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  2. This is what you want. My advise would be 20-25% pulp. That's what I use in my paper slip for all joinery. http://www.twinrocker.com/index.html
  3. You can use glaze calculation software to replace it with a boron frit. Gerstley is mainly silica, calcium and boron with some sodium
  4. Does anyone have any ideas of how to get Gerstley Borate in China without shipping or what is an effective replacement for it in Raku glazes?
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  6. You're simply stretching strands of gluten in kneading bread, that's why a bread maker just whacks it around for a while. Too much kneading and your bread will be too hard and chewy to eat, too little and it'll be more like cake. I dont think there's a good comparison in clay, the word is just shared due to the traditional movements being similar. Bread is homogenized when it's mixed
  7. Thanks, all. Guess I should have been more specific. I'm familiar with the various types of wedging. I learned to cone, which was described as pre-aligning the clay platelets in a spiral before throwing, as well as conditioning the clay and homogenizing it. So, the object of bread kneading - is it just to homogenize? @neilestrick's recipe seems to rely on moisture alone. For breads that need kneading, how does that action, motion differ from ram's head wedging? Am I conditioning/homogenizing but not necessarily aligning molecules? Do I just need to whack it around like the bread machine does?
  8. I know this isn't a very specific answer. I usually pug clay wetter than is comfortable to throw and let it age to where I like it. Still soft. Personally, I think it could be pretty sloppy. Not slip slop, maybe.
  9. Hello! I'm getting deeper into 3D printing ceramics, and am considering purchasing a de-airing pug mill to make loading clay easier and to reduce air bubbles (which cause mayhem). I do need fairly high water content in porcelain clay -- probably 23%, possibly as high as 24%. I've heard that pug mills don't like very wet clay and can fail to mix/pug, with the auger failing to drive wet clay through the de-airing and extrusion stages. But I have not been able to get specific guidance on how much water is too much. Pug mill vendors and 3D printer makers alike have pretty much said "it depends, it's hard to say," and I don't blame them... but I also don't want to invest that kind of money if it's unlikely to be a viable solution. So, my questions: Does anyone have hard numbers on maximum water content that still works in any particular brand of pug mill? Would flocculating too-wet clay make any difference in its mixability / puggability? Would adjusting plasticity higher or lower make any difference? Thanks!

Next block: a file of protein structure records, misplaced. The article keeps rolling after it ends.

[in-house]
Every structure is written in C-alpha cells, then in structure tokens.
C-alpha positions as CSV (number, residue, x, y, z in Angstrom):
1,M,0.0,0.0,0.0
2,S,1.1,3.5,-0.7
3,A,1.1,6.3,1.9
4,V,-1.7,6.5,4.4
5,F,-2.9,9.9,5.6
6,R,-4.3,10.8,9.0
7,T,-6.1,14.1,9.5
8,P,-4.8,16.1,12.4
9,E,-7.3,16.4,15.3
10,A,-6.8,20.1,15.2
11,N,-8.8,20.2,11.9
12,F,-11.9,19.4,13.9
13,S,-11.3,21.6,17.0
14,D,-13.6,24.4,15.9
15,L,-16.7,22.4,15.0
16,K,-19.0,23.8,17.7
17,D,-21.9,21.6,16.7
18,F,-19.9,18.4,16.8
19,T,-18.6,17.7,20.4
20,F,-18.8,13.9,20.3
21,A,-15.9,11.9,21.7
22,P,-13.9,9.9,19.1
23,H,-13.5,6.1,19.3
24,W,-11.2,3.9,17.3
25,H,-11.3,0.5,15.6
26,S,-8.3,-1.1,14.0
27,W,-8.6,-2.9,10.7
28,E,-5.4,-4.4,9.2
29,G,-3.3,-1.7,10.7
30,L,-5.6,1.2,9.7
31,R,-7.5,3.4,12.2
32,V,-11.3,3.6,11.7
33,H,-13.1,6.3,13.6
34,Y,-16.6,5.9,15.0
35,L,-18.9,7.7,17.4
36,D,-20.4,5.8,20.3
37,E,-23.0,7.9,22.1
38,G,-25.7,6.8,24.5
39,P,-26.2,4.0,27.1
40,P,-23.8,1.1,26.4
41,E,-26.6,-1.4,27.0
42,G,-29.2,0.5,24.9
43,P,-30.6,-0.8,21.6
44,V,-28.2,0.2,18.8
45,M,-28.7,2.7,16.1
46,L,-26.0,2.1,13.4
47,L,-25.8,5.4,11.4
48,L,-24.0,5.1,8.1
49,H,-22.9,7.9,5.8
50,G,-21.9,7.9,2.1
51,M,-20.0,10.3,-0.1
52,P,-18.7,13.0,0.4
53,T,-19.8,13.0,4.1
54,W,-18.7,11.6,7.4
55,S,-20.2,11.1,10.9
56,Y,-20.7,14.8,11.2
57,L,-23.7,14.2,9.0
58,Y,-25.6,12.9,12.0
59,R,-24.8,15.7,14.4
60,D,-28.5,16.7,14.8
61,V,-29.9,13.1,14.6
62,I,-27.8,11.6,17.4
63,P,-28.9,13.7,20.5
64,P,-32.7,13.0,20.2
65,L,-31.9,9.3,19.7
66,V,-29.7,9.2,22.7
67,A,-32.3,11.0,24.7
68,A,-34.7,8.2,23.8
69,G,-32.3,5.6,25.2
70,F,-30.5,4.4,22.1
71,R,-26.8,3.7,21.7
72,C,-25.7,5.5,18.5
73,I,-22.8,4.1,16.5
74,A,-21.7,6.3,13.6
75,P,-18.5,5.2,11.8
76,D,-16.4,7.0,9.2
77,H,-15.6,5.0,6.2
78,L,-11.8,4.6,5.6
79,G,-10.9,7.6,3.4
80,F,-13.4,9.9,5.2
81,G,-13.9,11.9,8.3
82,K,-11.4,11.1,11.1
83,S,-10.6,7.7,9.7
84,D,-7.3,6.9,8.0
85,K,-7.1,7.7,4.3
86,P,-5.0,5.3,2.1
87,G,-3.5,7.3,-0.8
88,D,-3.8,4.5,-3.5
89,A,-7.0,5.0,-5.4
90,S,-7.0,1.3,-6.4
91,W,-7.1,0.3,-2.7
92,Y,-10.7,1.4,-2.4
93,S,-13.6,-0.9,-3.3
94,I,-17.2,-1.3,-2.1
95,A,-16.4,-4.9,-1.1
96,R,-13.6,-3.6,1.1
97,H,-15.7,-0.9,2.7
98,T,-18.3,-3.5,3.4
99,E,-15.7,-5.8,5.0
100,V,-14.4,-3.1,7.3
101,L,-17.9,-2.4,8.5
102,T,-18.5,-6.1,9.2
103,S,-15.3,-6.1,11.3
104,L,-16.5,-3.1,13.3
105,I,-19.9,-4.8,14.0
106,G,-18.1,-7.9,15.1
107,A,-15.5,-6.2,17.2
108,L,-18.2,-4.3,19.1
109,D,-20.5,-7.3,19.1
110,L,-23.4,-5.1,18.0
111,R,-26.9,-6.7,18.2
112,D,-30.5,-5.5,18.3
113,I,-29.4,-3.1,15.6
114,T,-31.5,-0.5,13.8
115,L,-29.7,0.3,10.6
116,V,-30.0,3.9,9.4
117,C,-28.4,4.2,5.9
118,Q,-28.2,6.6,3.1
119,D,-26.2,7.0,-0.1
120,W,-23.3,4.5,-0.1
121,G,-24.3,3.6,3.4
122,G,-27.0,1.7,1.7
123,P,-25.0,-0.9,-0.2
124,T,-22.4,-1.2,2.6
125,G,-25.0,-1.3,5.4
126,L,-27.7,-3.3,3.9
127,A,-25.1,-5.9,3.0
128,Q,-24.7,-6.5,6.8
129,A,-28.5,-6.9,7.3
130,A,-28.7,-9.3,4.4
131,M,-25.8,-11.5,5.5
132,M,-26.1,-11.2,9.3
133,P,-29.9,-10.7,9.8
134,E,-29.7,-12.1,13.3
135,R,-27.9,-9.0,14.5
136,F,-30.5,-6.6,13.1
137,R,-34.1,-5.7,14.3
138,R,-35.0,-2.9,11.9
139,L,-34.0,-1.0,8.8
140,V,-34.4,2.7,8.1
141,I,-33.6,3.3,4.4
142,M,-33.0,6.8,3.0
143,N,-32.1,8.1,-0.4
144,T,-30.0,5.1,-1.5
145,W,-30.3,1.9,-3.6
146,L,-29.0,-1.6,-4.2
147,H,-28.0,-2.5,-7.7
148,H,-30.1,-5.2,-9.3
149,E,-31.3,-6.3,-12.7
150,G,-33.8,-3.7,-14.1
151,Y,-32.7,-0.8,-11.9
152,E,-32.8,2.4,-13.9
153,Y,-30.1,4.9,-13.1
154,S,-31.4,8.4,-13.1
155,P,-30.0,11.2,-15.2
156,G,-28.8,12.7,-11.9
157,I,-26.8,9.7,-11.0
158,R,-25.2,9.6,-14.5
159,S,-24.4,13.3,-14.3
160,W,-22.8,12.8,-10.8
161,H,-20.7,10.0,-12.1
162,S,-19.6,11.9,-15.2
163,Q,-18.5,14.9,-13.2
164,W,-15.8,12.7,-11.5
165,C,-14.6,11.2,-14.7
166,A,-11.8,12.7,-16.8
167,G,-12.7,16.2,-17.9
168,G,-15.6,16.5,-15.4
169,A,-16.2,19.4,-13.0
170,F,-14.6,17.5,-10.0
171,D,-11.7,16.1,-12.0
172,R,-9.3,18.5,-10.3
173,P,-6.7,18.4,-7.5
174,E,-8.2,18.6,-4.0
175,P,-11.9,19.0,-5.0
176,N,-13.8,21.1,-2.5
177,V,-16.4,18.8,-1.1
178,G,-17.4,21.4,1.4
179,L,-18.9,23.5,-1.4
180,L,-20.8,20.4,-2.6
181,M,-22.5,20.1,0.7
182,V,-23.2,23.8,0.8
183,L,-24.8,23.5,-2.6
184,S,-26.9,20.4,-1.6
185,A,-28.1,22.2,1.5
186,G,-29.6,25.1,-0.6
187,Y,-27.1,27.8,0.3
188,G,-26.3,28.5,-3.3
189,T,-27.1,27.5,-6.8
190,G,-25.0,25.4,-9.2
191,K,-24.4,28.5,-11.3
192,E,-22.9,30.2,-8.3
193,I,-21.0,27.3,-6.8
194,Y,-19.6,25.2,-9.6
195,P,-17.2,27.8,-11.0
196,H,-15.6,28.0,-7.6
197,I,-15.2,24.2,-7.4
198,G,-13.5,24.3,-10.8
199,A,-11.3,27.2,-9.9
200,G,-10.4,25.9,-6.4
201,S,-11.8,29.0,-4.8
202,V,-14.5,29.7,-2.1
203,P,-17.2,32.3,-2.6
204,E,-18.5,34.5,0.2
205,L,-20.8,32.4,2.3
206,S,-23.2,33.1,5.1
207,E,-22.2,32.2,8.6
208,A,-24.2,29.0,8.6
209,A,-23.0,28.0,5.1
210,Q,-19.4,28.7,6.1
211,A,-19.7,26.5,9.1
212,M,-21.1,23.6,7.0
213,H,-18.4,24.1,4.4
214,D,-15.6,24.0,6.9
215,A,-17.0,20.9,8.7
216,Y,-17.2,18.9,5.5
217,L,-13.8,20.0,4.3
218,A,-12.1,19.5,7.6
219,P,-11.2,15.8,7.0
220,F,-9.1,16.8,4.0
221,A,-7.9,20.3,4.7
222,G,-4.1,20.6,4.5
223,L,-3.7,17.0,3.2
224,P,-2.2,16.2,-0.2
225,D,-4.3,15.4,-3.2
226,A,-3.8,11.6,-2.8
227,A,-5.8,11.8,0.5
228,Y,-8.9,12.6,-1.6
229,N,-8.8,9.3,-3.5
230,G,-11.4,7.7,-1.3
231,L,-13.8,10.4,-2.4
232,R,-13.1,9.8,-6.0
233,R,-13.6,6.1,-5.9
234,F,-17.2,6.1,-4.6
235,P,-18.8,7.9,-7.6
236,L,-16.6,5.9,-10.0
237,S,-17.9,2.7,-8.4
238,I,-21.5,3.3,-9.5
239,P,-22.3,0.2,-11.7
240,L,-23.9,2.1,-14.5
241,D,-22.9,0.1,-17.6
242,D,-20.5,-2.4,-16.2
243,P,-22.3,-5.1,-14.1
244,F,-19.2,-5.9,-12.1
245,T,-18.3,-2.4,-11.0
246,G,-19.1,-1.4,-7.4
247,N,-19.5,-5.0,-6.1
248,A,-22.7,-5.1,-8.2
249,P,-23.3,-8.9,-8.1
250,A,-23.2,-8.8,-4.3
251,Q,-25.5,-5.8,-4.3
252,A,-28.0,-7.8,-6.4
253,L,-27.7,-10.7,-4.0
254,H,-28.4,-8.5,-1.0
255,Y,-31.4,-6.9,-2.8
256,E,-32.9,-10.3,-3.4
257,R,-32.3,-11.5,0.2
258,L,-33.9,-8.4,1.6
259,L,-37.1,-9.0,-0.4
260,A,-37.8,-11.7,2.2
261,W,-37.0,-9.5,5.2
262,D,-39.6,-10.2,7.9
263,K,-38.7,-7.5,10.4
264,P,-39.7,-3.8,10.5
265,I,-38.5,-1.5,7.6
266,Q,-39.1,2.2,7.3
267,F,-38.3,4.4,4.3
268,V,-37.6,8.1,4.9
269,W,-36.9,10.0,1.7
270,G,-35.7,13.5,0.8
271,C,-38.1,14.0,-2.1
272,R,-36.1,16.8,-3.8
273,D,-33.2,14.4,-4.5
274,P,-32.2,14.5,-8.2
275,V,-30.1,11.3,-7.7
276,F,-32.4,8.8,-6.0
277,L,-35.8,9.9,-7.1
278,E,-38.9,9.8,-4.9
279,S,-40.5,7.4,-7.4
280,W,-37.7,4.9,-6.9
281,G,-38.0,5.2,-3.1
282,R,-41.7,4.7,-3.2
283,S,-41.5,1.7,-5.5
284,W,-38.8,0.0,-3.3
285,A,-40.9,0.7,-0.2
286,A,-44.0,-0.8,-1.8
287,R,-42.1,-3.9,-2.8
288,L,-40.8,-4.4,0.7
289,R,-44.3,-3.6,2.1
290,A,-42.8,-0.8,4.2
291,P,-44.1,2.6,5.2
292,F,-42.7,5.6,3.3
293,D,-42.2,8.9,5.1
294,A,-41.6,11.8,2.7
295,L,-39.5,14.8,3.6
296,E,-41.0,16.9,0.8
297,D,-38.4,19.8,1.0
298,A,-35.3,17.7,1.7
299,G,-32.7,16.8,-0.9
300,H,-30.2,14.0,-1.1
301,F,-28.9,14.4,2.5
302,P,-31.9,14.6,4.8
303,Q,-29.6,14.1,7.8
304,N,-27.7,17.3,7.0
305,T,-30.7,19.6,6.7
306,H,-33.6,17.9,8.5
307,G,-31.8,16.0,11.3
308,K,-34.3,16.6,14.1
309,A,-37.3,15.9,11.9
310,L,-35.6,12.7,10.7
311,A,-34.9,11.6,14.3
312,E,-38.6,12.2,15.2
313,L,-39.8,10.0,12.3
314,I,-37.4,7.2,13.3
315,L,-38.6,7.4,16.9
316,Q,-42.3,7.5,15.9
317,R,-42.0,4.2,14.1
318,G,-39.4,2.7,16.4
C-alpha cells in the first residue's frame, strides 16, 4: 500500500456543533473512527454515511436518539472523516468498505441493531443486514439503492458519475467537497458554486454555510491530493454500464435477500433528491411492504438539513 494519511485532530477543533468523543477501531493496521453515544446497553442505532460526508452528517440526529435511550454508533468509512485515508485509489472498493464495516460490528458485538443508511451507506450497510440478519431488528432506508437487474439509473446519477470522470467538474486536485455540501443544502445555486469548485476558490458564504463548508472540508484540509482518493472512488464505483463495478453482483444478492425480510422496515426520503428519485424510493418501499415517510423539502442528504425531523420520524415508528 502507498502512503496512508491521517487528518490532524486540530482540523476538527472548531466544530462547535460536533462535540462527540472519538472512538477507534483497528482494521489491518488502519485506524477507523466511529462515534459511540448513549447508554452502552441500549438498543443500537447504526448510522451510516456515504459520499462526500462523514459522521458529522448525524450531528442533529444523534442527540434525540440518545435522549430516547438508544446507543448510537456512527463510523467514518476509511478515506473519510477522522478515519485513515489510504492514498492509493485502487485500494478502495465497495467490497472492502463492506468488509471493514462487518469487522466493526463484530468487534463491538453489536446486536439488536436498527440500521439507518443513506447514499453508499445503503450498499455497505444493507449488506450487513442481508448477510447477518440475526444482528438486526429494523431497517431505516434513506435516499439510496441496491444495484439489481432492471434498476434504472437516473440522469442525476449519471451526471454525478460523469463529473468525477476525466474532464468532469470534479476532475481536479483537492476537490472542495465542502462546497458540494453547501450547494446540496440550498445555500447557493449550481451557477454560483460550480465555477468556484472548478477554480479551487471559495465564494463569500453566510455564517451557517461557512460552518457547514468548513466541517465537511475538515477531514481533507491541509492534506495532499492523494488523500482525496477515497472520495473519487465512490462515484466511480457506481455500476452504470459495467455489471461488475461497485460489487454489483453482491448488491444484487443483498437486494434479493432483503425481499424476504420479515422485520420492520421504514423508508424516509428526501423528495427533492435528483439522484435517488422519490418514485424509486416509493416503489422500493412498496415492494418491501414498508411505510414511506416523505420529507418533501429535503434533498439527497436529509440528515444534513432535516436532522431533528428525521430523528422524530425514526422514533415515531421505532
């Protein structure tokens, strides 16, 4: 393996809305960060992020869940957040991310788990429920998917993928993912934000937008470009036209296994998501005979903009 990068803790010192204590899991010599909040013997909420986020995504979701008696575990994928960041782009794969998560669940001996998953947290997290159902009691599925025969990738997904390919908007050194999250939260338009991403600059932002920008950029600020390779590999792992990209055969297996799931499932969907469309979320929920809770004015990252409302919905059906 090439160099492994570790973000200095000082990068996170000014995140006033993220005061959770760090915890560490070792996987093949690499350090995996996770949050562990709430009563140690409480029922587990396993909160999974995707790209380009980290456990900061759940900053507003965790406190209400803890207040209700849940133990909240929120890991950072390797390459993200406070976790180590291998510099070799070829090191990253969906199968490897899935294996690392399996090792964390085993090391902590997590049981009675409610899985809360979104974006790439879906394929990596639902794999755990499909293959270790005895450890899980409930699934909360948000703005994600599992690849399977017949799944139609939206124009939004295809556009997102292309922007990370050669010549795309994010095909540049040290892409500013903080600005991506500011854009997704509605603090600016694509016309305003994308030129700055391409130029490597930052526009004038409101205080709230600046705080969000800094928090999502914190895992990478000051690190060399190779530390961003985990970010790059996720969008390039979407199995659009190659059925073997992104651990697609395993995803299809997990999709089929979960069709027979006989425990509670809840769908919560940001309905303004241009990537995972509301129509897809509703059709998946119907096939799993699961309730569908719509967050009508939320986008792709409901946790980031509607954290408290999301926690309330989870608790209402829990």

10. @GEP Always been a fan of your aesthetic Mea. Are those metal handles, on the teapots?
  11. Hi Hi. thanks for this tip- I am wanting to find a source of the cotton linter that you are referring to. Can someone help me please. Many thanks!
  12. Did you say you were planning a dive trip to Bali?  I don't dive any more, but my long time fishing buddy just got back from there.  He also recently sold the most beautiful boat on the west coast, so I am without a ride.  Check one of the picture he sent from Bali and guess what it is.

    P3190089 (2)_resized.JPG

  13. Well, that article addresses pretty much every question I have had - bookmarking it! Thanks again, Mark!
  14. Since it is already mixed up would you advise diluting with water (or perhaps even a bit of the slip mixture) and adding it that way? I will continue to try to digest the super-dense digital fire article (thanks for posting) and do some more research on Darvan. So many variables to keep in mind.
  15. I've heard Rams Head called duck bill, which may be a closer description
  16. Darvan can help read this 1st https://digitalfire.com/4sight/education/understanding_the_deflocculation_process_in_slip_casting_213.html